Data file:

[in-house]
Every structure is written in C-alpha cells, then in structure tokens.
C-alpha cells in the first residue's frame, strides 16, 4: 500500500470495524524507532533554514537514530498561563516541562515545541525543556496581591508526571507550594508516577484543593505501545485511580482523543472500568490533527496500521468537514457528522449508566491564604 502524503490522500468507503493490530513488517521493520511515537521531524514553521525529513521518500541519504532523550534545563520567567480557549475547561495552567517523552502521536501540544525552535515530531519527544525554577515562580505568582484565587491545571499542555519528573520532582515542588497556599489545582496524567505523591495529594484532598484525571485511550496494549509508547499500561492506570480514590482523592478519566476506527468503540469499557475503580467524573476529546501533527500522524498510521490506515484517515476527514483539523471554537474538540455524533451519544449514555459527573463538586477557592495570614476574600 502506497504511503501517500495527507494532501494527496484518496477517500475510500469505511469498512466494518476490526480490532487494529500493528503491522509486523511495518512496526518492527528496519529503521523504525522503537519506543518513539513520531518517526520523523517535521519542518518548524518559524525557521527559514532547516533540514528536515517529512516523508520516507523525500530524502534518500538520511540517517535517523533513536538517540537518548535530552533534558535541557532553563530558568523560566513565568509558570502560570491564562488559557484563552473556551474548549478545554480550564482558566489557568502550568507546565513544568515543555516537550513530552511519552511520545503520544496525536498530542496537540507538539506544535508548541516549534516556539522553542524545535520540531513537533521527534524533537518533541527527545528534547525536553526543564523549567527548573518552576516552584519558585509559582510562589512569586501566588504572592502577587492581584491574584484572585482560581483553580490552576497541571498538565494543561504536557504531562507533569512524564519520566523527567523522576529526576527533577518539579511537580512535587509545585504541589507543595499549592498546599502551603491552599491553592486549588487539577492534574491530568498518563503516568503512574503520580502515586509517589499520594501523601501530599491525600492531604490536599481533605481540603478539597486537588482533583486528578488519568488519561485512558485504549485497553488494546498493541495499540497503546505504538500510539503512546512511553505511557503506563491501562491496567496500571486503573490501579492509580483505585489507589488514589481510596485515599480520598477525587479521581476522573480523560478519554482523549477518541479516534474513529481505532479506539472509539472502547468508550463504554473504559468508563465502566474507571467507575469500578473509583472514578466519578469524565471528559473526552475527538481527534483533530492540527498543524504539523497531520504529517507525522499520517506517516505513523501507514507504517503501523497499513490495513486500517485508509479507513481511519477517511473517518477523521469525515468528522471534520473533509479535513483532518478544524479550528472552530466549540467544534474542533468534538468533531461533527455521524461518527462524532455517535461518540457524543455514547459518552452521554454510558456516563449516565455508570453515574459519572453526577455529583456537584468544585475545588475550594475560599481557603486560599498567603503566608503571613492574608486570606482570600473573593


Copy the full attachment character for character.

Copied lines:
[in-house]
Every structure is written in C-alpha cells, then in structure tokens.
C-alpha cells in the first residue's frame, strides 16, 4: 500500500470495524524507532533554514537514530498561563516541562515545541525543556496581591508526571507550594508516577484543593505501545485511580482523543472500568490533527496500521468537514457528522449508566491564604 502524503490522500468507503493490530513488517521493520511515537521531524514553521525529513521518500541519504532523550534545563520567567480557549475547561495552567517523552502521536501540544525552535515530531519527544525554577515562580505568582484565587491545571499542555519528573520532582515542588497556599489545582496524567505523591495529594484532598484525571485511550496494549509508547499500561492506570480514590482523592478519566476506527468503540469499557475503580467524573476529546501533527500522524498510521490506515484517515476527514483539523471554537474538540455524533451519544449514555459527573463538586477557592495570614476574600 502506497504511503501517500495527507494532501494527496484518496477517500475510500469505511469498512466494518476490526480490532487494529500493528503491522509486523511495518512496526518492527528496519529503521523504525522503537519506543518513539513520531518517526520523523517535521519542518518548524518559524525557521527559514532547516533540514528536515517529512516523508520516507523525500530524502534518500538520511540517517535517523533513536538517540537518548535530552533534558535541557532553563530558568523560566513565568509558570502560570491564562488559557484563552473556551474548549478545554480550564482558566489557568502550568507546565513544568515543555516537550513530552511519552511520545503520544496525536498530542496537540507538539506544535508548541516549534516556539522553542524545535520540531513537533521527534524533537518533541527527545528534547525536553526543564523549567527548573518552576516552584519558585509559582510562589512569586501566588504572592502577587492581584491574584484572585482560581483553580490552576497541571498538565494543561504536557504531562507533569512524564519520566523527567523522576529526576527533577518539579511537580512535587509545585504541589507543595499549592498546599502551603491552599491553592486549588487539577492534574491530568498518563503516568503512574503520580502515586509517589499520594501523601501530599491525600492531604490536599481533605481540603478539597486537588482533583486528578488519568488519561485512558485504549485497553488494546498493541495499540497503546505504538500510539503512546512511553505511557503506563491501562491496567496500571486503573490501579492509580483505585489507589488514589481510596485515599480520598477525587479521581476522573480523560478519554482523549477518541479516534474513529481505532479506539472509539472502547468508550463504554473504559468508563465502566474507571467507575469500578473509583472514578466519578469524565471528559473526552475527538481527534483533530492540527498543524504539523497531520504529517507525522499520517506517516505513523501507514507504517503501523497499513490495513486500517485508509479507513481511519477517511473517518477523521469525515468528522471534520473533509479535513483532518478544524479550528472552530466549540467544534474542533468534538468533531461533527455521524461518527462524532455517535461518540457524543455514547459518552452521554454510558456516563449516565455508570453515574459519572453526577455529583456537584468544585475545588475550594475560599481557603486560599498567603503566608503571613492574608486570606482570600473573593